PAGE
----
This was risky, because when you live in company housing and go on strike, you run the risk of eviction. In coal run towns, it was common for private detective agencies to be hired goons, in lieu of actual law enforcement. However, as mentioned before, Matewan was different. Rather than mine operators and coal barons, Matewan had a mayor and police chief. Both of whom were pro union. When they received word of these evictions taking place at the hands of hired goons who had no jurisdiction, Chief Sid Hatfield and Mayor Testerman took a stand. Under the authority of the WV State police, Hatfield called out their illegal actions. Felts insinuated that they would do as they please because there were more private detectives than lawmen. One section of WV state code gave Hatfield the authority to deputize “…any able-bodied citizen of the United States to assist and aid in accomplishing the purposes expressed in this act.” Any person called upon became “for all purposes, a member of the department of public safety.” Which is what he did. Hatfield and his new deputies returned to town so that he could secure warrants for their arrest from State Police headquarters, as he did not have jurisdiction at the coal camp just outside of town limits.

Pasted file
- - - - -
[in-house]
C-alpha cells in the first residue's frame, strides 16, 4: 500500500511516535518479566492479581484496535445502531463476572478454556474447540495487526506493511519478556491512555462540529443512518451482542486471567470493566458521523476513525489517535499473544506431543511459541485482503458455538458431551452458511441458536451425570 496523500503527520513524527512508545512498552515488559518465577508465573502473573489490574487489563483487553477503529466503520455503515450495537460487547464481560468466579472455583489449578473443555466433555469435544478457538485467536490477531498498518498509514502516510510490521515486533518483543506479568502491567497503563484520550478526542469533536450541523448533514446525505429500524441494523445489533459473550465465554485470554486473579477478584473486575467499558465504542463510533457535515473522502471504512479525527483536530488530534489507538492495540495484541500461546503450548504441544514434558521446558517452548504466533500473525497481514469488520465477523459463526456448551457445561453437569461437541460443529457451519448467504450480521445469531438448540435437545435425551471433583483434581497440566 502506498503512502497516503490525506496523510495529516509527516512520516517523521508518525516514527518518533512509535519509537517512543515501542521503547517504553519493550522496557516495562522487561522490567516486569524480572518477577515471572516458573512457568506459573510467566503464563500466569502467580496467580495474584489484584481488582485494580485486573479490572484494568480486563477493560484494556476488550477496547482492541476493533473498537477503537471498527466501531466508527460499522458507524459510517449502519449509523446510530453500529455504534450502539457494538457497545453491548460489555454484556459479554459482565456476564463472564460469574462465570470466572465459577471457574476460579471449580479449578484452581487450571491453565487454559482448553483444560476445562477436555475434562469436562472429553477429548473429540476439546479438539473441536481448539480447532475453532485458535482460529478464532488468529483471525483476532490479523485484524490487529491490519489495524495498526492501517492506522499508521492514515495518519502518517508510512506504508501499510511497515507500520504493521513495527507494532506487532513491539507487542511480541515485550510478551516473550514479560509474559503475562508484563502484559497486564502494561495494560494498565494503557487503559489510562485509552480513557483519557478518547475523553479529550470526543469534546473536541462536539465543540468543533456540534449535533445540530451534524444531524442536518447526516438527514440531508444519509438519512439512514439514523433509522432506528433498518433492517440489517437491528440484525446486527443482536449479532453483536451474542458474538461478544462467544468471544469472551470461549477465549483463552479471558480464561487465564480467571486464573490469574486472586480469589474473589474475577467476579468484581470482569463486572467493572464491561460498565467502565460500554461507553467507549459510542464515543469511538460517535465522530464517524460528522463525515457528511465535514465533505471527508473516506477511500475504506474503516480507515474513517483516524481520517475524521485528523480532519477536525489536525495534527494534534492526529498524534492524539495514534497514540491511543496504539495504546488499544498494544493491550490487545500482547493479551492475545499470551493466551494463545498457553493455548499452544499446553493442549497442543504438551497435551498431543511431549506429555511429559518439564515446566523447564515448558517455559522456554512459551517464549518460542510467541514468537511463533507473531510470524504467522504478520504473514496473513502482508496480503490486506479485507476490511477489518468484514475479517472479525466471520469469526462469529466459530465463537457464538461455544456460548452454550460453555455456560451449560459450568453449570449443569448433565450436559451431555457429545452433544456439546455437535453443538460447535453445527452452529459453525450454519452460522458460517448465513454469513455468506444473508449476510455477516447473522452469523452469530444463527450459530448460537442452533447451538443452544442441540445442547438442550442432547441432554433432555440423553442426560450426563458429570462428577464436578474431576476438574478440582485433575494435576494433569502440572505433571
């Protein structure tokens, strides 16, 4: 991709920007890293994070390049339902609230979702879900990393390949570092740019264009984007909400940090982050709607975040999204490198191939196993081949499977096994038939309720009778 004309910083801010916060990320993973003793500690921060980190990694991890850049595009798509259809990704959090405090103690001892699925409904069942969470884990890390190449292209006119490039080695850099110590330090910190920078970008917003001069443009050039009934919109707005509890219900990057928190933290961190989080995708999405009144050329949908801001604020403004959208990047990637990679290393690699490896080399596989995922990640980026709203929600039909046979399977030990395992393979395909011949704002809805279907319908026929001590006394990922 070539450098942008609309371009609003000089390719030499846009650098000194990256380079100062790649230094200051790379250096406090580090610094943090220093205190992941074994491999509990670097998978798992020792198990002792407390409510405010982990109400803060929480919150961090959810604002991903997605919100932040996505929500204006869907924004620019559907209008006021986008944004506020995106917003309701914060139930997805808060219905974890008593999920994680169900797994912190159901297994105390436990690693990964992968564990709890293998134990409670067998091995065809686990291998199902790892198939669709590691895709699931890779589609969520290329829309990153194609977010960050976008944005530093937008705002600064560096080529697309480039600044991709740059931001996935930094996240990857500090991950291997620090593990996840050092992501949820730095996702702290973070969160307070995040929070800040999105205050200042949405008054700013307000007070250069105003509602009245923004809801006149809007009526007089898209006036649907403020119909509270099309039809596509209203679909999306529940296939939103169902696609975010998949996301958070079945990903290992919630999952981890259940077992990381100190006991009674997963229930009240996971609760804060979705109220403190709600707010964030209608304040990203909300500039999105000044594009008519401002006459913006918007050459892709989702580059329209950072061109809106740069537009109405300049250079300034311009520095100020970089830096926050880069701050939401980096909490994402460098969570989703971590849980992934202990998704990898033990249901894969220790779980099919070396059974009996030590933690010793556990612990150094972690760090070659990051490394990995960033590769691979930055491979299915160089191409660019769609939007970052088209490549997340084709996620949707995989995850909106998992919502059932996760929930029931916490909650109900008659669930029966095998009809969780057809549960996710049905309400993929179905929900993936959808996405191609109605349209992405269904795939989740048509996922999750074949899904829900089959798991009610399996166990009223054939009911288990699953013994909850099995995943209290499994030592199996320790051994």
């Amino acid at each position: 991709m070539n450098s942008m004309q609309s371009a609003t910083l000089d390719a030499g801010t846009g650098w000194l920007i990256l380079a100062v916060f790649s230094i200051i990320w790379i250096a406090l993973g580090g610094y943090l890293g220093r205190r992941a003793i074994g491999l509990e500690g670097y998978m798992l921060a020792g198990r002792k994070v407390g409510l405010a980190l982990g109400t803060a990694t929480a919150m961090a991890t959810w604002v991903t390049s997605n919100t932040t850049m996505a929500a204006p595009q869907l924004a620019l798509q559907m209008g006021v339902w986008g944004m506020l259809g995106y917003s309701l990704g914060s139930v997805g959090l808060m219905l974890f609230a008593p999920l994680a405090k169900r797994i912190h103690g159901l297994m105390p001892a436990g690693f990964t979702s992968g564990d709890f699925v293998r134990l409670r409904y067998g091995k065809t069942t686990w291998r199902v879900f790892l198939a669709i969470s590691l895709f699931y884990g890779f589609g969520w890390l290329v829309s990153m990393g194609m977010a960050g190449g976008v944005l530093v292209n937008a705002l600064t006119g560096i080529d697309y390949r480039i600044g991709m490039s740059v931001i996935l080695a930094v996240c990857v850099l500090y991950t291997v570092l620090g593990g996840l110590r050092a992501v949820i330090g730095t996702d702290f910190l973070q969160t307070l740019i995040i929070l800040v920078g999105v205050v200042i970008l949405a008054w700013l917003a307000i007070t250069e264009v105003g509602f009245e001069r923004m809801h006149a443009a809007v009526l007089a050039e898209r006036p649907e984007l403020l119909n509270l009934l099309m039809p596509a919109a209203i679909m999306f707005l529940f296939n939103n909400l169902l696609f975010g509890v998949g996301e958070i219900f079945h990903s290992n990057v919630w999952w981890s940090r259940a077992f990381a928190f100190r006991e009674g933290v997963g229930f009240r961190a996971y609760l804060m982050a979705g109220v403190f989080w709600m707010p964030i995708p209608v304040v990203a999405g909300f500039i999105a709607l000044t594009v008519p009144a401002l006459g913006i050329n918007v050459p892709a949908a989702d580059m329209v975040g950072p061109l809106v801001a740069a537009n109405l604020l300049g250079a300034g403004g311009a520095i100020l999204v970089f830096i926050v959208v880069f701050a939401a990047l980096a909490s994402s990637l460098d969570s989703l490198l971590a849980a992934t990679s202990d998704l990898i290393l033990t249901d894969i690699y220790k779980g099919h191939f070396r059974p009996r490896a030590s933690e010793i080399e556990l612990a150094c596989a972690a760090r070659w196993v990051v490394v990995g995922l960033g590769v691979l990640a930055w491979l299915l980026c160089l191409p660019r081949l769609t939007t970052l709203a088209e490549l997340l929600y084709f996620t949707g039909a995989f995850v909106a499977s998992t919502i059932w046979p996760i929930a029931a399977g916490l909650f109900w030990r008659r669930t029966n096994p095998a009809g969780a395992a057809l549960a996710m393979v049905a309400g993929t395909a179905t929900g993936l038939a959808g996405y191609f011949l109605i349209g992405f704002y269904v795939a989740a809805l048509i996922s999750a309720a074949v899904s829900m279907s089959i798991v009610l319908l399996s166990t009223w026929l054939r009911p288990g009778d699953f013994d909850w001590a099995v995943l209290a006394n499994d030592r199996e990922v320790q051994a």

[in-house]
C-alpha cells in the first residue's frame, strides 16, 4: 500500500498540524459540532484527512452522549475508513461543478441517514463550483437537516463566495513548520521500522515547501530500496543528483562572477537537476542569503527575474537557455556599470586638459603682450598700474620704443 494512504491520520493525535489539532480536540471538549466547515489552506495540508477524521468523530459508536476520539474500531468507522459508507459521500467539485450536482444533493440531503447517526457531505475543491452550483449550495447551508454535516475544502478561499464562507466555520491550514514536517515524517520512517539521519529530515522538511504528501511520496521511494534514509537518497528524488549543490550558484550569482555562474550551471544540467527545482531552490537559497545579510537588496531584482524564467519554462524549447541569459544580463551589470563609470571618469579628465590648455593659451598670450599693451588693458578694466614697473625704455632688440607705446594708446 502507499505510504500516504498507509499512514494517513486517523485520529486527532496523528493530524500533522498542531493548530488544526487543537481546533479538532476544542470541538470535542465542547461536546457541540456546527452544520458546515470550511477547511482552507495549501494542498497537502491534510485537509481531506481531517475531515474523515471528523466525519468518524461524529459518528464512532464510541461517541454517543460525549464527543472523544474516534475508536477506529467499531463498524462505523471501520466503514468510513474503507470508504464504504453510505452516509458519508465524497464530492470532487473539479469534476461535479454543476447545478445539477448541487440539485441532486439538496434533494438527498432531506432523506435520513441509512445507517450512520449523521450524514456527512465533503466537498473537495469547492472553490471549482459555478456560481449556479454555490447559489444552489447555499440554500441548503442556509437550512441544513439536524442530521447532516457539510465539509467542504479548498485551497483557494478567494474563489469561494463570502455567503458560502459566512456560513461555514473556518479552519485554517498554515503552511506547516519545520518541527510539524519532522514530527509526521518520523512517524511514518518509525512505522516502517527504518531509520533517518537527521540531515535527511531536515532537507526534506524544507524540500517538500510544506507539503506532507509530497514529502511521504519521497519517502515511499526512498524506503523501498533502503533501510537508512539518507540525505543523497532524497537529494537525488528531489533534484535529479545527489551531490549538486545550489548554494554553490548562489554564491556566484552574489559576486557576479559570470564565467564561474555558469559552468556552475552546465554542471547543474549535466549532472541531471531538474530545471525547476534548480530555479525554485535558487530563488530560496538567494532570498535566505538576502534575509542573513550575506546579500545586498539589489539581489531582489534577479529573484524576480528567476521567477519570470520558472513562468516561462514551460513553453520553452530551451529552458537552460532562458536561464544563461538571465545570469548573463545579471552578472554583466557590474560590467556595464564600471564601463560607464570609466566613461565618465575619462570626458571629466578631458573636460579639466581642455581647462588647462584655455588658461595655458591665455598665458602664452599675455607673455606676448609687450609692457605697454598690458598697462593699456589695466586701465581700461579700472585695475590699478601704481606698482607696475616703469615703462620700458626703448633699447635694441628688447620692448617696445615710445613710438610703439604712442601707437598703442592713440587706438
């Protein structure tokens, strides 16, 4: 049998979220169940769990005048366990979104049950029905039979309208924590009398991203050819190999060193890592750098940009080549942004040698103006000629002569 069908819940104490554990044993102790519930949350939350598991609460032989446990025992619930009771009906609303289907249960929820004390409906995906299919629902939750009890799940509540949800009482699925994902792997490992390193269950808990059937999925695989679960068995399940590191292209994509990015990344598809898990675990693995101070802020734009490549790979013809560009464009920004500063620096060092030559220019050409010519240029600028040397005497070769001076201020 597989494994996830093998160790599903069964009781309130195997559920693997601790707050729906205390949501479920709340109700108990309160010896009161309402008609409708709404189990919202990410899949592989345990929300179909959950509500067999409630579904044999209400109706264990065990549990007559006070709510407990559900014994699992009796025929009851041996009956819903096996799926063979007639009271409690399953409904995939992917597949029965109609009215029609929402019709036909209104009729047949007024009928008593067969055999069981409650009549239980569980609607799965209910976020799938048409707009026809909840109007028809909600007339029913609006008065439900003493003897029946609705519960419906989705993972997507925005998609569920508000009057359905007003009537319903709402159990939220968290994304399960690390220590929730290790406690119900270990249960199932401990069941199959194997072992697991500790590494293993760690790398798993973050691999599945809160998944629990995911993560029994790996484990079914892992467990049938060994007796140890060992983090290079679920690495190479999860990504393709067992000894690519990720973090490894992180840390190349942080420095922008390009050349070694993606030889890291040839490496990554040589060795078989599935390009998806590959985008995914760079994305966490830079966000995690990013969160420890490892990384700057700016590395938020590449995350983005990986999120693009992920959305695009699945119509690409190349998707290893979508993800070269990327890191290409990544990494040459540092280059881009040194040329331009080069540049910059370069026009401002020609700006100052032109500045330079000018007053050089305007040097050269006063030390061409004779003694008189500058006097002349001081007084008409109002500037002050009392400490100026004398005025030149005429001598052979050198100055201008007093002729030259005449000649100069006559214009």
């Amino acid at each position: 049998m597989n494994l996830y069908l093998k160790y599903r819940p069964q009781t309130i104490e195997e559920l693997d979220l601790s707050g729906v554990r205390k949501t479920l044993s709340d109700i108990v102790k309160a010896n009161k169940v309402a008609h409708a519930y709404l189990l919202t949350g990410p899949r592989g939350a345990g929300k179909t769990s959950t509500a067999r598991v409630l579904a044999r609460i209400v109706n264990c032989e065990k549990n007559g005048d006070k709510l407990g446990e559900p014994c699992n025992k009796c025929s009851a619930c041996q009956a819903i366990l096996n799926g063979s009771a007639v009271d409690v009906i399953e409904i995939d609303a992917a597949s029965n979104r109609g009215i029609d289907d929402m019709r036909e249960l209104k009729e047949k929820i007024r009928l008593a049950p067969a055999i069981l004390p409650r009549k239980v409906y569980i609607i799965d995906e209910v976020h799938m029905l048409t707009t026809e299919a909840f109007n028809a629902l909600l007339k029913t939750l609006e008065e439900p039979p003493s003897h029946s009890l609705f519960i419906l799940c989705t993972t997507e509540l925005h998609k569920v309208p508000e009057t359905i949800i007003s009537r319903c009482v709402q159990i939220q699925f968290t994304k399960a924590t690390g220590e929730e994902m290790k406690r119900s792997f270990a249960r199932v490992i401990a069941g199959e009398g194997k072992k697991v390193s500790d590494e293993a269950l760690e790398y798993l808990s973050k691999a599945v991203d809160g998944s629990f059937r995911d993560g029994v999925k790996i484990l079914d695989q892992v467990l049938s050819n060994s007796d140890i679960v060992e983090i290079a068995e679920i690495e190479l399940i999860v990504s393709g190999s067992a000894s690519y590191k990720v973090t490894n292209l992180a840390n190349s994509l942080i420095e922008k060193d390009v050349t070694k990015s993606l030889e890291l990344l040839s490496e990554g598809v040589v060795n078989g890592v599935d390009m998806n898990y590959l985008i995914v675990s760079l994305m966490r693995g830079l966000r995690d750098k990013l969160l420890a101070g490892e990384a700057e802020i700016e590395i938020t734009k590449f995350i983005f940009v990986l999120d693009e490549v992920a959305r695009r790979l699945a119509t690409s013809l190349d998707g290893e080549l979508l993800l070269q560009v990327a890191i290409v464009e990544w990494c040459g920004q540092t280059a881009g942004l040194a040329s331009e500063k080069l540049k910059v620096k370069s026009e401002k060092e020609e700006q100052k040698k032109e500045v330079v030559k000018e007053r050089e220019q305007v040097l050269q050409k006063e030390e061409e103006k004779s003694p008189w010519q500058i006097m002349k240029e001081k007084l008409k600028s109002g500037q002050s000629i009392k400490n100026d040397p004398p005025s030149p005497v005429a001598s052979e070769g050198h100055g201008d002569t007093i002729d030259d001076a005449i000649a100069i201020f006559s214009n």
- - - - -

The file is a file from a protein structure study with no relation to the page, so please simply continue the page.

Upon arriving back in town to catch their train, the detectives were met by Hatfield and Testerman. When Hatfield announced that warrants had been issued for their arrest, they countered with their own “bogus” warrant for the arrest of police chief Sid Hatfield. The order of events that followed is hotly debated, but there are certain truths that cannot be ignored by history any longer. Every miner in town with a gun that day was there as an authorized deputy of the law. The Baldwin Felts Detective Agency did not have jurisdiction to perform those evictions or to arrest the police chief. These Appalachian warriors were defending their home, upholding the law, and embodying their constitutional rights. 12 men died that day, along with the government sanctioned serfdom that coal companies had been allowed to run in the past. On this day, the law and workers stood together against the tyranny and oppression that made unionization necessary in the first place.
This was not a battle between individuals or even against a company or industry. This was a battle for democracy against Plutocrats. All 23 of the men who stood with Hatfield that day were acquitted of all charges because they were fighting on the side of the law, not against it. It is time to stop getting our history through the filter of profit margins. The legacy of rebellion you often hear about coming from these hills is true. But not for the reasons you have been told.